Curt Schilling: You know what? I think a lot of companies have made the mistake of allowing technology to dictate development. And if you look back on why WoW was successful, one of the reasons was because their art style played just as well on a five-year-old PC as it did on a NASA mainframe, and you and I could sit down and have the same experience regardless of the machine we played on. There’s something to that. [Cloud computing] is going to develop how it develops. We’re not relying on something like that to be a driver for us. If and when it gets mainstream and it becomes a viable option, we’ll look into it.
Hooked Gamers: Is there anything else you’d like to add?
Curt Schilling: I’ve been a gamer my whole life. I am that minority two percent that posts, the vocal majority, on the threads and forums and fan sites. You guys moved the needle. Players in the MMO space, they don’t move individually anymore. You play MMOs with your friends, you play with people you know. When you move and play a game in the MMO space, you are moving to play a game your friends are playing. And the forums, those websites, those fan sites, that focus on talking to the thought leaders as the consumers, we recognize -- and we have forever -- that the relationship we will have going forward is a big deal to us. Because the gamers, generally, they don’t read the Wall Street Journal or the NY Times. They go to the websites of the MMORPGs to find out “What do I want to play? What am I going to play? Why am I going to play this?” And when they post in those forums, they are making purchasing decisions for hundreds, sometimes thousands, of other consumers.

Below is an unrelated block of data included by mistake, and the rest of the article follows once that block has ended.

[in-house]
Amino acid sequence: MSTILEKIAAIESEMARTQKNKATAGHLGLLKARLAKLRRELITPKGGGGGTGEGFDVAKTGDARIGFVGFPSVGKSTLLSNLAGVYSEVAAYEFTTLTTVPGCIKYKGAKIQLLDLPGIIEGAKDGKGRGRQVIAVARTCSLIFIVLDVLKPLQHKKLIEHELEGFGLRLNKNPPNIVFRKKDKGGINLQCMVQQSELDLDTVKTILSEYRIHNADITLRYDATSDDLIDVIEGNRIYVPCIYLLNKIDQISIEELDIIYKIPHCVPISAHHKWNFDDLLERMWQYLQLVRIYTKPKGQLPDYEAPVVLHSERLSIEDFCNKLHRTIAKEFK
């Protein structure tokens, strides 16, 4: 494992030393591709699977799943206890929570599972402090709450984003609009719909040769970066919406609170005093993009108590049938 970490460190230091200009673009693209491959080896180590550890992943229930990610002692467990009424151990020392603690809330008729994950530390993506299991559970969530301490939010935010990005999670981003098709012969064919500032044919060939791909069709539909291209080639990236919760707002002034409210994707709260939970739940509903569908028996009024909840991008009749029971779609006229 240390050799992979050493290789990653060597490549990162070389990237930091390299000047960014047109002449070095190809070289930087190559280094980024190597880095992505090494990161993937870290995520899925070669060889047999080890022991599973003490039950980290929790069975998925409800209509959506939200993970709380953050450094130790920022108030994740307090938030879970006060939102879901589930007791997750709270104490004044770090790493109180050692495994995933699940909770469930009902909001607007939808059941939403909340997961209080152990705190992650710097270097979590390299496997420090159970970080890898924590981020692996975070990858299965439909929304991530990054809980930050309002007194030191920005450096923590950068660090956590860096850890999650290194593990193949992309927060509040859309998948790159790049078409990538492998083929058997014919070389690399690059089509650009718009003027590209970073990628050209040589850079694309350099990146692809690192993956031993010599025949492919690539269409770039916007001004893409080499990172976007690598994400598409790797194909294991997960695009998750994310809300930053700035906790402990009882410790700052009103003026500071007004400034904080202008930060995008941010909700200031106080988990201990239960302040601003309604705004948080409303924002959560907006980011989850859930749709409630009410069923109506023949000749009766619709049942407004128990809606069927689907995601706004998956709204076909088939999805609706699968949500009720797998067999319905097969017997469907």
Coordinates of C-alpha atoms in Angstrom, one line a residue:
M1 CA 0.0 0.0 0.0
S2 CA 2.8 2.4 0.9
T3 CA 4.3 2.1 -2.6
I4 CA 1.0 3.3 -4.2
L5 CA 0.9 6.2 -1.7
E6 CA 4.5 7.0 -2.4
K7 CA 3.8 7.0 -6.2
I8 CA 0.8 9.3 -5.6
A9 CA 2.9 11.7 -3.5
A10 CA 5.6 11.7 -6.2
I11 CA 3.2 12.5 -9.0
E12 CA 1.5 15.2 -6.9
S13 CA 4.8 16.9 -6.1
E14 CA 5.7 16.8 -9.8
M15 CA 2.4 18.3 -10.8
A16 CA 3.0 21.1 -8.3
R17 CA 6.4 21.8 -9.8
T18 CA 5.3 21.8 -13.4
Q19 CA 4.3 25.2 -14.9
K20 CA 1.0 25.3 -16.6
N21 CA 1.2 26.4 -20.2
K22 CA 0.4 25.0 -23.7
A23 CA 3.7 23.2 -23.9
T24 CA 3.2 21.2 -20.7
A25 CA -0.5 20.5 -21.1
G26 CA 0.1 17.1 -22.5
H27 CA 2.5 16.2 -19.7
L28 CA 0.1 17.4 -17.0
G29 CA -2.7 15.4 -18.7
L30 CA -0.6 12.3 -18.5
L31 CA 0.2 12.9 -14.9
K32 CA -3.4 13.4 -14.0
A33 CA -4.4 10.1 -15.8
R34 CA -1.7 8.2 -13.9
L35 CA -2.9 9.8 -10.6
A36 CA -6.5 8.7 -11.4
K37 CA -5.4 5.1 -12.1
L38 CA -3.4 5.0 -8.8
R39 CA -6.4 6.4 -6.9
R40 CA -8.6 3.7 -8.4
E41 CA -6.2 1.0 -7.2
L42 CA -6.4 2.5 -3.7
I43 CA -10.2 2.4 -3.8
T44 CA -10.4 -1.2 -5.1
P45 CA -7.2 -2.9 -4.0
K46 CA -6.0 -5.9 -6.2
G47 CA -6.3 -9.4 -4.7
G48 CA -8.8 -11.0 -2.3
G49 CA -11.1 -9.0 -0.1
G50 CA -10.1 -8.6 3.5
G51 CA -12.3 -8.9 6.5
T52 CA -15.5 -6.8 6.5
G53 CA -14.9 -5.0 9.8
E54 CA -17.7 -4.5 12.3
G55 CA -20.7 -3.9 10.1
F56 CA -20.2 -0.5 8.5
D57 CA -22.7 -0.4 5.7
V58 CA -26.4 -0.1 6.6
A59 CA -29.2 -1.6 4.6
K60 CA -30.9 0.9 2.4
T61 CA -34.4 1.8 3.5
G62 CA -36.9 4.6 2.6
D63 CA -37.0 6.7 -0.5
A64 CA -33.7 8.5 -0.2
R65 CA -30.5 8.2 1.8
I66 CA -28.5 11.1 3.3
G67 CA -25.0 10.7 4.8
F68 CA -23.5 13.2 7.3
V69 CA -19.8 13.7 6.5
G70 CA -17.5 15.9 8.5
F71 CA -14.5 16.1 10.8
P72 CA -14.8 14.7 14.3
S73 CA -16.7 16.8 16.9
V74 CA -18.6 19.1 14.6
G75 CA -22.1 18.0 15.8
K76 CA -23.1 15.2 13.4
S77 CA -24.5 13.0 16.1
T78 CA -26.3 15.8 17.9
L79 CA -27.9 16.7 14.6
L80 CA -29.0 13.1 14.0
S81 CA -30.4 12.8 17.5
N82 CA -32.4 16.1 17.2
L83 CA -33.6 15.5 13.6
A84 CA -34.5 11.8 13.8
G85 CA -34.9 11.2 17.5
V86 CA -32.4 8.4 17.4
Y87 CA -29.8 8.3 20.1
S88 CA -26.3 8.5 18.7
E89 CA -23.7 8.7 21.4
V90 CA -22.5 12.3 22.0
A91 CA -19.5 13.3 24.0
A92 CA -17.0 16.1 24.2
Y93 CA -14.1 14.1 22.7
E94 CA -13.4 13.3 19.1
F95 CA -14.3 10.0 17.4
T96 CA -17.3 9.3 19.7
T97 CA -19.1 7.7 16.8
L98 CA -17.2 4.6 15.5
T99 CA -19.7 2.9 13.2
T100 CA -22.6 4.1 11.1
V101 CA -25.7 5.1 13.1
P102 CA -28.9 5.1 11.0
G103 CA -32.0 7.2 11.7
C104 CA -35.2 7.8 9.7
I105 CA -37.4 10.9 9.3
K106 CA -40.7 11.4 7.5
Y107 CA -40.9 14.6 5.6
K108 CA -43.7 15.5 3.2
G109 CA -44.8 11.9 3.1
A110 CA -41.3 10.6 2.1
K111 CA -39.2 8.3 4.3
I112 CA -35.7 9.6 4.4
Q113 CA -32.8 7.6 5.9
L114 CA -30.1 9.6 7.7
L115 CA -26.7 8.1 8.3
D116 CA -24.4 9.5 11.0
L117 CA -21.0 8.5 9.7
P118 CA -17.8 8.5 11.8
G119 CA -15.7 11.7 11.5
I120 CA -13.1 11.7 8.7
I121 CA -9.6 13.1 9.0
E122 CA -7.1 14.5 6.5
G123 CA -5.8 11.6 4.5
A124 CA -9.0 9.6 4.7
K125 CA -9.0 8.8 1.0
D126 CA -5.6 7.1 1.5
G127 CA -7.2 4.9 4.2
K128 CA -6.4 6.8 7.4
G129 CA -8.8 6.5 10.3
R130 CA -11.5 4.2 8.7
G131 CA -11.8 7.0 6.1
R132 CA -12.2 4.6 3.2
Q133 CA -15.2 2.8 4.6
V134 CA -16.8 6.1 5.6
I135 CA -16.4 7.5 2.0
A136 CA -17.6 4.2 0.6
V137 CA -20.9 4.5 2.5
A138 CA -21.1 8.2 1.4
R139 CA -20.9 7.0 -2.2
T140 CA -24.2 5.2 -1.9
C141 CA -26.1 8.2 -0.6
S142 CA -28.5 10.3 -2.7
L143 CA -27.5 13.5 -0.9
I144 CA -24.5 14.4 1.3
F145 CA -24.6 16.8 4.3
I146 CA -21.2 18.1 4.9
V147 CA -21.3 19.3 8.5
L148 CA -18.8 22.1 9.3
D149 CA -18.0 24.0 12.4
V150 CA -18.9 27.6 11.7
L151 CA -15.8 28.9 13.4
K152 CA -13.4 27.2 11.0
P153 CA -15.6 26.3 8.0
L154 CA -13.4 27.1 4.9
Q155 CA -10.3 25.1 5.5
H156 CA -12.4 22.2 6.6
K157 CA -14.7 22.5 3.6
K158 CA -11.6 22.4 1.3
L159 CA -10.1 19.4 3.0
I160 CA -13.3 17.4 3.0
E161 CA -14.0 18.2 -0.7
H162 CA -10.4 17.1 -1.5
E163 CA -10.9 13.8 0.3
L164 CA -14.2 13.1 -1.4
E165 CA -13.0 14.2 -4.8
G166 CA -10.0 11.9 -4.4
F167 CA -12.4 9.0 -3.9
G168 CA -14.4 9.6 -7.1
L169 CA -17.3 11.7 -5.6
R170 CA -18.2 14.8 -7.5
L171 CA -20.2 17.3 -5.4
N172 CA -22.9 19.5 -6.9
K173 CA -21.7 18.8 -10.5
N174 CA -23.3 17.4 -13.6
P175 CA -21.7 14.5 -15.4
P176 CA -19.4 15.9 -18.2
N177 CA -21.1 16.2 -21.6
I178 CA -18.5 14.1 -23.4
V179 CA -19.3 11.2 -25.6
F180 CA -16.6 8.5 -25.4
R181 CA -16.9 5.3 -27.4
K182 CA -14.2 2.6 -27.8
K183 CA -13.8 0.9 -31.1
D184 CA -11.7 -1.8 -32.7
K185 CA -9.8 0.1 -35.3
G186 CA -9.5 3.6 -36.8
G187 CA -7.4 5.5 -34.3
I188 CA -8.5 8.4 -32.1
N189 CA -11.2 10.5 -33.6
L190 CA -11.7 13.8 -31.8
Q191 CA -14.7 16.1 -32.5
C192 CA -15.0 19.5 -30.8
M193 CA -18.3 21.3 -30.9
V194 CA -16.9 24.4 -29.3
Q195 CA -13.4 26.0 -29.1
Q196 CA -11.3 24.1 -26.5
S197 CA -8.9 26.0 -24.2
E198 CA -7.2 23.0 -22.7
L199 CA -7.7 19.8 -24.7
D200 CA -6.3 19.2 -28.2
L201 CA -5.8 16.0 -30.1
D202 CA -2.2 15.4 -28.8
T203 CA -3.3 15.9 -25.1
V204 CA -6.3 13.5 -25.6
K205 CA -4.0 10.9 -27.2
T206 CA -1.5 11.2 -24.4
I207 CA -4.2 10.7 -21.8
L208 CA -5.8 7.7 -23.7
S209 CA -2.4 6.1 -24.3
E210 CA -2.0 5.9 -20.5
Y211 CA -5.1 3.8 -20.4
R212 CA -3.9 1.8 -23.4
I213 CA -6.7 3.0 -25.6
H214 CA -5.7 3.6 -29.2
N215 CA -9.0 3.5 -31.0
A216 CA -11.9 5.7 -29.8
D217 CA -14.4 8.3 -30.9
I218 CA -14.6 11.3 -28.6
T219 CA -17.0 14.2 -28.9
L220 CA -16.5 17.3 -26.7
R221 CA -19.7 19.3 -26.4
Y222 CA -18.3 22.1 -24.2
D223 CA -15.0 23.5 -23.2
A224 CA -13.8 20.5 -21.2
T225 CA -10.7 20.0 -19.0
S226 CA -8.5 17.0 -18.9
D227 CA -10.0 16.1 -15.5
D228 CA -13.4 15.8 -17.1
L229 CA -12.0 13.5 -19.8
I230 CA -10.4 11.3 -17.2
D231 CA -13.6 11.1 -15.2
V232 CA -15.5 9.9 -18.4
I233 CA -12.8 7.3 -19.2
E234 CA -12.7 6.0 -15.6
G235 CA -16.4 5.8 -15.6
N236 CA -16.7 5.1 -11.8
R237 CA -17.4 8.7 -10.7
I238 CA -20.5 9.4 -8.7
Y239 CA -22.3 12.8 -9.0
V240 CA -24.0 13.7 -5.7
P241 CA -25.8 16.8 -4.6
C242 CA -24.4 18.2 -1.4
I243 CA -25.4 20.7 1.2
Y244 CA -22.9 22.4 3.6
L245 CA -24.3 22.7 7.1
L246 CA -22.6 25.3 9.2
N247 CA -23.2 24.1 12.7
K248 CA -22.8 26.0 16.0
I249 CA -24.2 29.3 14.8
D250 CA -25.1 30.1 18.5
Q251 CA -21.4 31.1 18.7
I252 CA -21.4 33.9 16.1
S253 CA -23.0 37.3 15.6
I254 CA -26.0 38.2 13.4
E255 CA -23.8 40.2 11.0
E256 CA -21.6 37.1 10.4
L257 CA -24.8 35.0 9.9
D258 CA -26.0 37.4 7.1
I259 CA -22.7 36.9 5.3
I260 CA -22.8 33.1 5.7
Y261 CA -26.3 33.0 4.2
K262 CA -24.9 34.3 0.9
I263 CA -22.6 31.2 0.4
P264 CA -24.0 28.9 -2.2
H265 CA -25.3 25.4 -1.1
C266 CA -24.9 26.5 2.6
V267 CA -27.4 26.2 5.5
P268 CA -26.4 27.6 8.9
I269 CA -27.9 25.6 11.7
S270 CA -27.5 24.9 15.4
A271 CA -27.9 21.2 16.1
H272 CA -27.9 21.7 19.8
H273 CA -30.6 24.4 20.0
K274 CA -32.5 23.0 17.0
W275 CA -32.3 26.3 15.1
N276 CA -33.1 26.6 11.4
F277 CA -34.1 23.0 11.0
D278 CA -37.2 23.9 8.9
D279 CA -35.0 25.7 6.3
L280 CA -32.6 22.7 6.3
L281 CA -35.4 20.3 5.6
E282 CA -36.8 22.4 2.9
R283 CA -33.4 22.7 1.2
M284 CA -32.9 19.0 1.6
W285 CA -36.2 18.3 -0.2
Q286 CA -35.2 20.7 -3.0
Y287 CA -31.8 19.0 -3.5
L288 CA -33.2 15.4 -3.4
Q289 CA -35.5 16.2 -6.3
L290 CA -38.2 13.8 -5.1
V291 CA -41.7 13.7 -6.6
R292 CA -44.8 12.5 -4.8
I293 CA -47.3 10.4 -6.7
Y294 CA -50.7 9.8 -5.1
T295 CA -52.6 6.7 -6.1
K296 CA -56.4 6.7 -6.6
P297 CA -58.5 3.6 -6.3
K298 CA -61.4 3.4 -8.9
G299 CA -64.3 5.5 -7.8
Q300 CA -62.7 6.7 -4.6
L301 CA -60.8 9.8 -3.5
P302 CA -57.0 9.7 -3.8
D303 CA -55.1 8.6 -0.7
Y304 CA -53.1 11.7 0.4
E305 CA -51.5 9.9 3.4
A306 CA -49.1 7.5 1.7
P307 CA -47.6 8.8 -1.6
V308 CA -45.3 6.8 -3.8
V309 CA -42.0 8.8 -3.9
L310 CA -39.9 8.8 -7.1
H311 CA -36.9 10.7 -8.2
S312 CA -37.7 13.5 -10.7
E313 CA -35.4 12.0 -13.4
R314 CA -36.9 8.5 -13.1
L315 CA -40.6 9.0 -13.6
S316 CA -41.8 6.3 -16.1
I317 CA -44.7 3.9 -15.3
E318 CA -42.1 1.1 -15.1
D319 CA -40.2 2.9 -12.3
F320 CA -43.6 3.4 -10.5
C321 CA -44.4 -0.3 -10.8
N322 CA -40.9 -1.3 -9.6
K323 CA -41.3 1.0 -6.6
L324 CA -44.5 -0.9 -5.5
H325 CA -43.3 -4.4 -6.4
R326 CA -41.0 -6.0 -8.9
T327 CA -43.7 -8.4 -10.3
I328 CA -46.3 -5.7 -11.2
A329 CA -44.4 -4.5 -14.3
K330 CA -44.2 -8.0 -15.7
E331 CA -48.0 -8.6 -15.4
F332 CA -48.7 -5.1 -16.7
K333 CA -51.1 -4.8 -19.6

So, it’s not about us making you like us for reasons other than we have a great product and we’re a great company. Our goal is to create the best guest experience we can possibly create for a consumer. And that entails everything. Again from account creation, to community forums, to customer service, all those things, and we only get one shot to make that first impression.
Hooked Gamers: So you’re planning on having a very active relationship with gamers in the forums?
Curt Schilling: Absolutely. I don’t know if you know Fires of Heaven at all. Fires of Heaven was a website, a very edgy one. But I’ve been posting on there for four years. I’ve always interacted with the community, when I was with the Phillies and when I was with the Red Sox. I always talked to fans on some obscure fan sites because I grew up a fan. I was a gamer long before I was in game development. I know what it is like to wait two years for a game that is been hyped, to log in and play the game and go, “Wow, this sucks.” And there’s a lot to be learned in and around those forums and those websites.